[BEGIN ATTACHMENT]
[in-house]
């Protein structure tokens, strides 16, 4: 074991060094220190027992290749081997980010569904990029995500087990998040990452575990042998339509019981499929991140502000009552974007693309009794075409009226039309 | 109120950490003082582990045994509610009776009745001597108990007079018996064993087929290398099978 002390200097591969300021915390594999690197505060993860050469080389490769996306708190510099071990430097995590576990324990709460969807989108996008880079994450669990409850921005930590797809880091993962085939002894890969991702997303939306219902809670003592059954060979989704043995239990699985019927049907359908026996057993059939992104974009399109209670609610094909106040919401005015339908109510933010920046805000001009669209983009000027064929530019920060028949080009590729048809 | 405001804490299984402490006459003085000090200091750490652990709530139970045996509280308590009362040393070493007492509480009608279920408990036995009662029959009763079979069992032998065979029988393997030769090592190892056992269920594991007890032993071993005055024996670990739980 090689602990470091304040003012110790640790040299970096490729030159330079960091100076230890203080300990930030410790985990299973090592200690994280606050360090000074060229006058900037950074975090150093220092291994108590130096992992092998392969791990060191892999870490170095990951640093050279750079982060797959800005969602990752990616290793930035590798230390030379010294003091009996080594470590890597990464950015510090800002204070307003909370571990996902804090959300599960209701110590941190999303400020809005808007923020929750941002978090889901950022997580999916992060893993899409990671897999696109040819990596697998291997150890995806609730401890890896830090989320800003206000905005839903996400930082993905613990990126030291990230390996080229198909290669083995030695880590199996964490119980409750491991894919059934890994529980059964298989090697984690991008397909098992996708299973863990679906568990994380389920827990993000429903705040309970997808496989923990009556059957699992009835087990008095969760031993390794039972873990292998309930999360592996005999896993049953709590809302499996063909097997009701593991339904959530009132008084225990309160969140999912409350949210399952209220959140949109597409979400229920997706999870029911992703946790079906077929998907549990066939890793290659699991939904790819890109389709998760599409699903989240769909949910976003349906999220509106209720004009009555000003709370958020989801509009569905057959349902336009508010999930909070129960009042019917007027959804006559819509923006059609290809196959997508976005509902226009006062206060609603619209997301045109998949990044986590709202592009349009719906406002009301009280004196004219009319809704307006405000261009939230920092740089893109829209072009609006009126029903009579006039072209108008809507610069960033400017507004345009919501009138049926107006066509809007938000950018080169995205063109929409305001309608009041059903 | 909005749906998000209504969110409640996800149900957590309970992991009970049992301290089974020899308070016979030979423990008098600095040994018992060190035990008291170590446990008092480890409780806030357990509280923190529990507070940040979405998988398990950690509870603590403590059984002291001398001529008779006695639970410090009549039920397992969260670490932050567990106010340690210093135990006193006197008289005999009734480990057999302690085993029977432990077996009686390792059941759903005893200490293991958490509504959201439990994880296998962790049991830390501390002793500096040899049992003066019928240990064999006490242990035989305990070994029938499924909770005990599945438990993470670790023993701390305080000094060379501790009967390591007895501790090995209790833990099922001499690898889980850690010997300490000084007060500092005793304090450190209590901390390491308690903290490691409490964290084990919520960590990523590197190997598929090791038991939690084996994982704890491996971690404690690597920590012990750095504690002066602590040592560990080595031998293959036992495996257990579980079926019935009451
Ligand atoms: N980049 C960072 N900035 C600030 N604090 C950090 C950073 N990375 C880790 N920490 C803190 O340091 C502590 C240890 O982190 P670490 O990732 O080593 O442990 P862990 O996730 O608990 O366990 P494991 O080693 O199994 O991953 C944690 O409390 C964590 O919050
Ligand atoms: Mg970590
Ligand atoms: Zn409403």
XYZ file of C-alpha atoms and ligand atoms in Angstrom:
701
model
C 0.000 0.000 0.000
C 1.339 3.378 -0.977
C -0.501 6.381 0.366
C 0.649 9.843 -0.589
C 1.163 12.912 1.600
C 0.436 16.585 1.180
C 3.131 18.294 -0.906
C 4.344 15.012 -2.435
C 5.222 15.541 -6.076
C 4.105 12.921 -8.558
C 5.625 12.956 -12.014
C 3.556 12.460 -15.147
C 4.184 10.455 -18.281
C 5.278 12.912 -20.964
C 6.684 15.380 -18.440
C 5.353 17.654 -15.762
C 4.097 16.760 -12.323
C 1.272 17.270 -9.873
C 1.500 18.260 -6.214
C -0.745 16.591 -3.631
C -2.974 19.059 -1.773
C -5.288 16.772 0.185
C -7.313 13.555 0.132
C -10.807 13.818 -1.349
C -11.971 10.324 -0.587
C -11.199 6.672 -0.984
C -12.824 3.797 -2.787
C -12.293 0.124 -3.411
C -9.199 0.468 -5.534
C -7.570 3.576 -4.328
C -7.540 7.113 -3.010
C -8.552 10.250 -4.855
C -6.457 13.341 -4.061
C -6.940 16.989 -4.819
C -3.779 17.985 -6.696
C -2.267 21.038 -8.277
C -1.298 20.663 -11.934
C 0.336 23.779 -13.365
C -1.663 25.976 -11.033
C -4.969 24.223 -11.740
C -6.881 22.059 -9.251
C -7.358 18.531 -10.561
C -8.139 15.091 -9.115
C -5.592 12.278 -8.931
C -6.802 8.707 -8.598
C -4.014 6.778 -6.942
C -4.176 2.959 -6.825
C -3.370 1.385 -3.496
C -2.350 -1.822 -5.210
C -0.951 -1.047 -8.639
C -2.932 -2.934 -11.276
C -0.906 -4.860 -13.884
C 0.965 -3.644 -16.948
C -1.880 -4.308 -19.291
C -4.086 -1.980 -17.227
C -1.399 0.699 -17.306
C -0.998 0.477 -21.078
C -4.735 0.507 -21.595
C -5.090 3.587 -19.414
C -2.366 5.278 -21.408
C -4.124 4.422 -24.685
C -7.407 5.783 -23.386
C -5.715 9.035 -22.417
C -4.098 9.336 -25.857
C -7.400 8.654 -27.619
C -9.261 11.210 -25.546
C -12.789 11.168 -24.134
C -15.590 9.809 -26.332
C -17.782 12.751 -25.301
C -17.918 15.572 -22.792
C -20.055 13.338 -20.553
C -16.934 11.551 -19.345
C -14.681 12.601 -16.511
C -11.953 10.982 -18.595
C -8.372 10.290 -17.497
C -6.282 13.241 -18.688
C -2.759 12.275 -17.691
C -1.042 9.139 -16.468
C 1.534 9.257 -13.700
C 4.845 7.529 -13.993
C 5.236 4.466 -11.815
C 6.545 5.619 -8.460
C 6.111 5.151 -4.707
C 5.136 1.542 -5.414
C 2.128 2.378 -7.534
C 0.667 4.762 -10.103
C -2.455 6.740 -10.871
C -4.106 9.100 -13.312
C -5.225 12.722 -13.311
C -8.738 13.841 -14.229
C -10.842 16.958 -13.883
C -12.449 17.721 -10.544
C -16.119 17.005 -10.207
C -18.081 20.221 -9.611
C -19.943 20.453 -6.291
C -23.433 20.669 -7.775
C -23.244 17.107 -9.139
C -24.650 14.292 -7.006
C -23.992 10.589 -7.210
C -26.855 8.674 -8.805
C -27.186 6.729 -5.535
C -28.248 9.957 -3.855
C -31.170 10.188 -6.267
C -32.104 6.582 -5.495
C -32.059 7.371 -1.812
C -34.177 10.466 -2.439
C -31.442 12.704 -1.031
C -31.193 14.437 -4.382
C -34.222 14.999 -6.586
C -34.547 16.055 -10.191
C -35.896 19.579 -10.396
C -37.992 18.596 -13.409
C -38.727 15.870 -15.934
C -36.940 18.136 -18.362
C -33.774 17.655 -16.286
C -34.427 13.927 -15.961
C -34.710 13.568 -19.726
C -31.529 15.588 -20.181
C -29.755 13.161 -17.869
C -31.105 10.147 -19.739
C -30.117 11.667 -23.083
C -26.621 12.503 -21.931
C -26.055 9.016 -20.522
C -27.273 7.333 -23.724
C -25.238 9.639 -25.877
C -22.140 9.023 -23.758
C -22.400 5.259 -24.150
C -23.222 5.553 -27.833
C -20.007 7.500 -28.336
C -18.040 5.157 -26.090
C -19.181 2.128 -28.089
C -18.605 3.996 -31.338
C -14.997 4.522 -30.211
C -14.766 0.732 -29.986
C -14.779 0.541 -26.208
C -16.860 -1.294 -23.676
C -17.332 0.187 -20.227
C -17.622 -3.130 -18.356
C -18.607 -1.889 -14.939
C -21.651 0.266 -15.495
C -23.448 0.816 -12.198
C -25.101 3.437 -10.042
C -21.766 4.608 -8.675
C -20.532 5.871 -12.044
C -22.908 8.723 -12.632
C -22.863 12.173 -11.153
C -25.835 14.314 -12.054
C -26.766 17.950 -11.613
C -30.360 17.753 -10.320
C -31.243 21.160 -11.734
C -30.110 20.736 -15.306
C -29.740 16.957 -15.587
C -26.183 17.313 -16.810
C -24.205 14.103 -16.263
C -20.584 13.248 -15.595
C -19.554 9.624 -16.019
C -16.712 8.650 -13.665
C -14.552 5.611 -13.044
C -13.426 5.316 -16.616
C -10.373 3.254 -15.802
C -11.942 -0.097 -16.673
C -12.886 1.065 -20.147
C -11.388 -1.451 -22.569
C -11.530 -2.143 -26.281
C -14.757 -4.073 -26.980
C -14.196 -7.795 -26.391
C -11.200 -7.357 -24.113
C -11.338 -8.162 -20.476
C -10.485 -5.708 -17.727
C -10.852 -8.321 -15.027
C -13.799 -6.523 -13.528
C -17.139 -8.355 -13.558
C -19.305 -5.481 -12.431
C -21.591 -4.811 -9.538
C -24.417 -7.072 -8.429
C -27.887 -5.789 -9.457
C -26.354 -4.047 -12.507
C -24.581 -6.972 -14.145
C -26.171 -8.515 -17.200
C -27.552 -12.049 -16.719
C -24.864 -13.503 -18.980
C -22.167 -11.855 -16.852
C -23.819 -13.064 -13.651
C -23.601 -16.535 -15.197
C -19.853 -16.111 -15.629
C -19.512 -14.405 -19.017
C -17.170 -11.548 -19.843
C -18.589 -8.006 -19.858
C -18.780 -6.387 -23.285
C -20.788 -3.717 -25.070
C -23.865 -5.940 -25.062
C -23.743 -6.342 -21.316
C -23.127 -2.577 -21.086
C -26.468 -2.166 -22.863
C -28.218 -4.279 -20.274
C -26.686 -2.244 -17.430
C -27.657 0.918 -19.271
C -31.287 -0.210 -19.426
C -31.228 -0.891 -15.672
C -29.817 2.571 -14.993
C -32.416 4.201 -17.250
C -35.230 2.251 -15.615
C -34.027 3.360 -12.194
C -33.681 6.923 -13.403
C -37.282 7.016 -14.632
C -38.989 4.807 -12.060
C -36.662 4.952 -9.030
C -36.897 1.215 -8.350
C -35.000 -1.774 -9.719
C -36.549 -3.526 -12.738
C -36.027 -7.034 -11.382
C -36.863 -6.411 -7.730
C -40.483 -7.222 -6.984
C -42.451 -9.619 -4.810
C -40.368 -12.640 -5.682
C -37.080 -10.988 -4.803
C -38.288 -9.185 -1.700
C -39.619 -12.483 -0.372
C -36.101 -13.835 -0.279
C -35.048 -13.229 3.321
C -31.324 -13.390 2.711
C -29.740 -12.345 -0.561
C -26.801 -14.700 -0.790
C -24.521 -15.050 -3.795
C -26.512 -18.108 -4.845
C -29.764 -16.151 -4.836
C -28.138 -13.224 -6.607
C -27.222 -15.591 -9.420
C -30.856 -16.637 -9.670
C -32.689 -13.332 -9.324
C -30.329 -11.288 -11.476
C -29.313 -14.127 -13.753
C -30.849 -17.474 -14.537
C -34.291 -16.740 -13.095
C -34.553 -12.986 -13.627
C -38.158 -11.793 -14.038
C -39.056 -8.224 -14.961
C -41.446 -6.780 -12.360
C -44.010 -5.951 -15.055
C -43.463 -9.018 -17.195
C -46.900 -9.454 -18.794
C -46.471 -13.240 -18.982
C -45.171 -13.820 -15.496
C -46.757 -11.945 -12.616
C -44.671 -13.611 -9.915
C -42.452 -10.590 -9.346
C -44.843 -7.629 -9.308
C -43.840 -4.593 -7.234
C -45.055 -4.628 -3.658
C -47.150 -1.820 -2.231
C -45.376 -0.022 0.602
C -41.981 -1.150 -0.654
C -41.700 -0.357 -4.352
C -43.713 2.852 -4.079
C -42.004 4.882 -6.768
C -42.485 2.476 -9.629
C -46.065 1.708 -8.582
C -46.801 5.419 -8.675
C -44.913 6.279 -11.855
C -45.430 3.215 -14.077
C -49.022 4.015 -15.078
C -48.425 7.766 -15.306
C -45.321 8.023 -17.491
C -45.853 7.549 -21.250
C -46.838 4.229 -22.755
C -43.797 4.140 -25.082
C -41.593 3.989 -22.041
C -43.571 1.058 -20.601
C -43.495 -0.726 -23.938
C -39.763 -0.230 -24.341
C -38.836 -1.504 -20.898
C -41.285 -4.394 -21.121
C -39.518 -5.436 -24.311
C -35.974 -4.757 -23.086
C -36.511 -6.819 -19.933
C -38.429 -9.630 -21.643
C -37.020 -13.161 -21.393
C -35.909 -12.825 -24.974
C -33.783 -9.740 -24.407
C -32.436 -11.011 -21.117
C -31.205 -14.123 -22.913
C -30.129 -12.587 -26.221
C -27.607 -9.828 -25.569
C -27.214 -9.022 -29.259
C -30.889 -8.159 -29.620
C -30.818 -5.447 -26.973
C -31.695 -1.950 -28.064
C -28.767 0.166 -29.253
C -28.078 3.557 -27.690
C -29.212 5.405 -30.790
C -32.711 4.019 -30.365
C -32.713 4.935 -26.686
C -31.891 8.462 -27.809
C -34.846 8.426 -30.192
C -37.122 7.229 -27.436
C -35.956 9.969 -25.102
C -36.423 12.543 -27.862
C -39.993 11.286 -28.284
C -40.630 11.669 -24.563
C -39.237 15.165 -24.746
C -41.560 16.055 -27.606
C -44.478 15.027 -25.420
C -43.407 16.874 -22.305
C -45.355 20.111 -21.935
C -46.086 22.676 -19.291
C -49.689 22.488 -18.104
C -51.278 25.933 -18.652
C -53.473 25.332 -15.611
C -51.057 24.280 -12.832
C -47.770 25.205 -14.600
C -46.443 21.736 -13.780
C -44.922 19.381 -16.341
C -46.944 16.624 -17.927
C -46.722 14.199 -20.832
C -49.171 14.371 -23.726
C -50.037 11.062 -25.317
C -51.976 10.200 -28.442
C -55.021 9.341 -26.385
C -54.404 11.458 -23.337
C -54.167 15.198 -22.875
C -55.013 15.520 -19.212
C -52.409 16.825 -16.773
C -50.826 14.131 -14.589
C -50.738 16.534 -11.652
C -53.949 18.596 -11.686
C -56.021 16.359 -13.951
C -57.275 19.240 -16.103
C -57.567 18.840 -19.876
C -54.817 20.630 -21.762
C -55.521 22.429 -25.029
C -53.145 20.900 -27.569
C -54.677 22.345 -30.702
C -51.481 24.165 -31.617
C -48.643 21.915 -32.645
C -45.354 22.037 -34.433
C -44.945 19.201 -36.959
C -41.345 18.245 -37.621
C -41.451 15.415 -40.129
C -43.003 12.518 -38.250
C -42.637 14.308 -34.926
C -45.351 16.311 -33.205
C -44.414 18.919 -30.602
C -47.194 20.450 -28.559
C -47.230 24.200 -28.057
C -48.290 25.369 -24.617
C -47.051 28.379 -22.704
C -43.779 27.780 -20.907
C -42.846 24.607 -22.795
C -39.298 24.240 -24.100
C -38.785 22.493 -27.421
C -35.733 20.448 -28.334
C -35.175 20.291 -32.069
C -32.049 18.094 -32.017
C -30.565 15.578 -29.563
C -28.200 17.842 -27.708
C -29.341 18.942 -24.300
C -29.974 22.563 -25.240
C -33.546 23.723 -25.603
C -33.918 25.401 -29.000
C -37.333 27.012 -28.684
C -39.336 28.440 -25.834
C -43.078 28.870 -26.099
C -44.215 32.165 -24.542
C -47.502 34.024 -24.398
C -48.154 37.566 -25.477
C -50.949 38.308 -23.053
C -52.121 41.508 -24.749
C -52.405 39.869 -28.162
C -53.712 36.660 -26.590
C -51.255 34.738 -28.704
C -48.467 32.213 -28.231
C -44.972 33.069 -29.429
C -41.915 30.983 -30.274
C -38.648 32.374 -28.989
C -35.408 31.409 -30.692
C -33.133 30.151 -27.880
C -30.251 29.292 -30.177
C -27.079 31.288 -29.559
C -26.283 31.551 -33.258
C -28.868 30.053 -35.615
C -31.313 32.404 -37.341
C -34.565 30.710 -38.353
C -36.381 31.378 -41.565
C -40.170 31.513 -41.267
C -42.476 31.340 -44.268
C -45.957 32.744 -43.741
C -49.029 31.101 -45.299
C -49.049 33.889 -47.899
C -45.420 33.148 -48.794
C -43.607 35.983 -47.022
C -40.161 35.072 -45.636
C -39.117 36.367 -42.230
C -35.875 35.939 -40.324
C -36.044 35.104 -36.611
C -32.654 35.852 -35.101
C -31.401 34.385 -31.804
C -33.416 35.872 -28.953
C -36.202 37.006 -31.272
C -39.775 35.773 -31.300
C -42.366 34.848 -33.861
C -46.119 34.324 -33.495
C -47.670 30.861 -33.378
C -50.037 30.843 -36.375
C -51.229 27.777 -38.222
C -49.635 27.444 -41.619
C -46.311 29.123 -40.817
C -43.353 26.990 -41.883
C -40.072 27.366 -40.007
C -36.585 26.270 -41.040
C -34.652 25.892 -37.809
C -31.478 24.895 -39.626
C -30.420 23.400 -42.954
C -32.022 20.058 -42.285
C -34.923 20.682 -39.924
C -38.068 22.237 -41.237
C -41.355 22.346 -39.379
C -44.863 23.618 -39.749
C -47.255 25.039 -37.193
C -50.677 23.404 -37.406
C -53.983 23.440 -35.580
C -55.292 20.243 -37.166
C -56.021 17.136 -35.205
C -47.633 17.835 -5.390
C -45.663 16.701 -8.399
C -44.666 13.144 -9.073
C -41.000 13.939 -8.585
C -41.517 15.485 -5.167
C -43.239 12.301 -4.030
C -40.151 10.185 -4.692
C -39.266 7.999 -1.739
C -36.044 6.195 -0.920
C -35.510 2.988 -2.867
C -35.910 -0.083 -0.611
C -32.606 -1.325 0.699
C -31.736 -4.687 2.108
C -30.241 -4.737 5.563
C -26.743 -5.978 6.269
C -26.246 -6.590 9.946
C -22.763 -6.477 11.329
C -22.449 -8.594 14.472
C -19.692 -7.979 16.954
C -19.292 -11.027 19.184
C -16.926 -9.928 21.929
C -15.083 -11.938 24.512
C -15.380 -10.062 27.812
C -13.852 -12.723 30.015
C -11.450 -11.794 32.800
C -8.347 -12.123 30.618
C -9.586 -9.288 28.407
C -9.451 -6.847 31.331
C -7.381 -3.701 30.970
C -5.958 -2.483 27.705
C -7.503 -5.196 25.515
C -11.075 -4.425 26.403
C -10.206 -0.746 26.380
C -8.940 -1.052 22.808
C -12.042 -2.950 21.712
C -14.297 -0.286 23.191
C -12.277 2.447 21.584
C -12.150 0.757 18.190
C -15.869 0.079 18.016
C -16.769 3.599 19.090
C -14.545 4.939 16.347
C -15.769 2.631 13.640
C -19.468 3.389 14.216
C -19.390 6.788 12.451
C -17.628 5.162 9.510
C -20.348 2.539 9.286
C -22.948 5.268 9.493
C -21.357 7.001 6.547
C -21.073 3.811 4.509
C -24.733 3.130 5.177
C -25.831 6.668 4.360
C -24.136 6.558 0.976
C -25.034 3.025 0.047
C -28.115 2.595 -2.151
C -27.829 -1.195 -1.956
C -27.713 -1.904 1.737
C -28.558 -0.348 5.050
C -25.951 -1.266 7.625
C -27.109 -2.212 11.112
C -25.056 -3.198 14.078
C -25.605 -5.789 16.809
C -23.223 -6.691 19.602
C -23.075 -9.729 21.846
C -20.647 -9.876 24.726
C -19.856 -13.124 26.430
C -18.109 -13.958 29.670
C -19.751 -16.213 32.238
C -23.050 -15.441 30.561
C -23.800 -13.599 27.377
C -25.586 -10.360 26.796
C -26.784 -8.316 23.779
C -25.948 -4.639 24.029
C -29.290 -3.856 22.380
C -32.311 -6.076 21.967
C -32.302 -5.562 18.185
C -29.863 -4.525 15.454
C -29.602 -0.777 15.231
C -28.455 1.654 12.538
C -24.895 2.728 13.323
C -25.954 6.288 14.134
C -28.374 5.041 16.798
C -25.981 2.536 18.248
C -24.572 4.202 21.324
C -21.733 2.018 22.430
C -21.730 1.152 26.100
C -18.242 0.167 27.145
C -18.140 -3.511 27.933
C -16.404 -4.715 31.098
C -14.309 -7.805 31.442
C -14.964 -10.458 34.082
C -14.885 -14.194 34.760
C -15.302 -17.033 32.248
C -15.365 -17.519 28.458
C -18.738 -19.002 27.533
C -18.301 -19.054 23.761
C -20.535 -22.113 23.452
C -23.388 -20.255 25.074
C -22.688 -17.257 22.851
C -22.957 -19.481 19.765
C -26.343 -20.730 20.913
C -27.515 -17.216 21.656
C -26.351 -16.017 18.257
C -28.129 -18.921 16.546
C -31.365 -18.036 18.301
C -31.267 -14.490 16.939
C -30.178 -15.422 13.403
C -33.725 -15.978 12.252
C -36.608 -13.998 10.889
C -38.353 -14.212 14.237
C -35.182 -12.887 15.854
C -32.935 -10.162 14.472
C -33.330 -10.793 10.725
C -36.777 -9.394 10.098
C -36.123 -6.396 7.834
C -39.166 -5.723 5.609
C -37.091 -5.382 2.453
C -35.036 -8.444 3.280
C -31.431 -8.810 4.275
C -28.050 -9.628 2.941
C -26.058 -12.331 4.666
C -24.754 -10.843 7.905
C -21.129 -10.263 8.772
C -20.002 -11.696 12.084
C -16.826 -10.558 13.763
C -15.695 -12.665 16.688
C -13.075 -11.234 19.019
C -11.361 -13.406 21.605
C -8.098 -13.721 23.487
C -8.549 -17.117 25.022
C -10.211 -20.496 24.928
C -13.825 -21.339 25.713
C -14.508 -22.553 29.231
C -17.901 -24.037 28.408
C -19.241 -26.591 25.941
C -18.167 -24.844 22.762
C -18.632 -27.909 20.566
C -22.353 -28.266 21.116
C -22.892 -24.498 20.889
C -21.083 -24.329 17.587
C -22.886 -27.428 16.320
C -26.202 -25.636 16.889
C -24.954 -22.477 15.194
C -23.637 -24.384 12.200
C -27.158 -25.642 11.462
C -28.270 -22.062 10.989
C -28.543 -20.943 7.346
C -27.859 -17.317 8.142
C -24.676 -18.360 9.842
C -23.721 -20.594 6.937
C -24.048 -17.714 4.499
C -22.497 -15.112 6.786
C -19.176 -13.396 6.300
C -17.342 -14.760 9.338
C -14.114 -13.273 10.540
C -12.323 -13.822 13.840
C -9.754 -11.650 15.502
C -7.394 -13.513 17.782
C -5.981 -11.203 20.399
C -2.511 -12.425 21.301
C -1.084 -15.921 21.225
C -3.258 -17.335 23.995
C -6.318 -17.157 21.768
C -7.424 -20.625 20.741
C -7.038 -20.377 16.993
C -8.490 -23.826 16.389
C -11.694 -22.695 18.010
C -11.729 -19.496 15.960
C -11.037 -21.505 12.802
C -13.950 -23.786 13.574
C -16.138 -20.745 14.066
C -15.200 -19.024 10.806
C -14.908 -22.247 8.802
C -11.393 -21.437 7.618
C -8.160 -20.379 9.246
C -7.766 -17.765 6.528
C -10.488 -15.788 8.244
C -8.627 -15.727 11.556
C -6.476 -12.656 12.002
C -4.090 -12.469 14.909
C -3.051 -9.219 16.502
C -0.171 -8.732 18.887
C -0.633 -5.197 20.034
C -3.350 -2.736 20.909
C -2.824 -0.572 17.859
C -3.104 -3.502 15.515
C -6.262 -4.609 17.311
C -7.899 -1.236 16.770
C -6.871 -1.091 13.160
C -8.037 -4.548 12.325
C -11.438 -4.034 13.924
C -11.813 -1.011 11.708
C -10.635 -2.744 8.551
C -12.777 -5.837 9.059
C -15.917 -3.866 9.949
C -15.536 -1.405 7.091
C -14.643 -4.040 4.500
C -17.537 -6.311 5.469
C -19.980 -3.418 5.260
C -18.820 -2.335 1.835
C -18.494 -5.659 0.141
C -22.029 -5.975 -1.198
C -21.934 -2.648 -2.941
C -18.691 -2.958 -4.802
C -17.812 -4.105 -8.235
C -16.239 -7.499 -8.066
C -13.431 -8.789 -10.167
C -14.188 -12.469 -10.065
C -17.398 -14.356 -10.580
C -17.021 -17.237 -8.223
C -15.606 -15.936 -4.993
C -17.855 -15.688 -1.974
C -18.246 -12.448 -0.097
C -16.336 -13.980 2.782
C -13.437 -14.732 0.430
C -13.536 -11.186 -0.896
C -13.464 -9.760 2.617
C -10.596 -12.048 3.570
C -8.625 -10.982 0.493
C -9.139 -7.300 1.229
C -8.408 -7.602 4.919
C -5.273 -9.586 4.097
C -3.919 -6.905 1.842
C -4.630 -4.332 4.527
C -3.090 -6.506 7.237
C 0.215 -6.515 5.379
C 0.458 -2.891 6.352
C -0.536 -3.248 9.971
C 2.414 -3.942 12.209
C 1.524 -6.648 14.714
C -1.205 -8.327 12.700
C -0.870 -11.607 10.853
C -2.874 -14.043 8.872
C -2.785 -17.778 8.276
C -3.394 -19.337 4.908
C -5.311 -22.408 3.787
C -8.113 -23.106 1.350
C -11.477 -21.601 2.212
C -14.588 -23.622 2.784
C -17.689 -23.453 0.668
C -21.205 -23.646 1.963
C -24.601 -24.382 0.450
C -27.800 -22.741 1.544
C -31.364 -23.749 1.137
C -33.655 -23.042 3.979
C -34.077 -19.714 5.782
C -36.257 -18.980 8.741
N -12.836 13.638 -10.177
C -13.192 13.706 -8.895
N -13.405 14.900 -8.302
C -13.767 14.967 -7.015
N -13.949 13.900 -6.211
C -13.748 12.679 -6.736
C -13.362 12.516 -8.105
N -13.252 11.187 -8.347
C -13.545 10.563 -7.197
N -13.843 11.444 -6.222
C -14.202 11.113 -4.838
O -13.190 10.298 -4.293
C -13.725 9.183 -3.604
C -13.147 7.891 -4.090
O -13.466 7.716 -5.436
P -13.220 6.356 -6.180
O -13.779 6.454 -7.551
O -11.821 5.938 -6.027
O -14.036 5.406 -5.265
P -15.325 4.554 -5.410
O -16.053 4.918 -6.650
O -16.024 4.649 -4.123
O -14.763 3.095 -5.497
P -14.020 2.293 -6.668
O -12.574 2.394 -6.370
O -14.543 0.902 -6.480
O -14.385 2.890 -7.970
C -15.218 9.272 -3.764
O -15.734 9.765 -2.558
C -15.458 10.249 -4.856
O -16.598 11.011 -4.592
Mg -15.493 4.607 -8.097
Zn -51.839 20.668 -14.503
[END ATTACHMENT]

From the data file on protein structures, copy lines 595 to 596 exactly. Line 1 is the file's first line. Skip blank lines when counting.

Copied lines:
C -8.490 -23.826 16.389
C -11.694 -22.695 18.010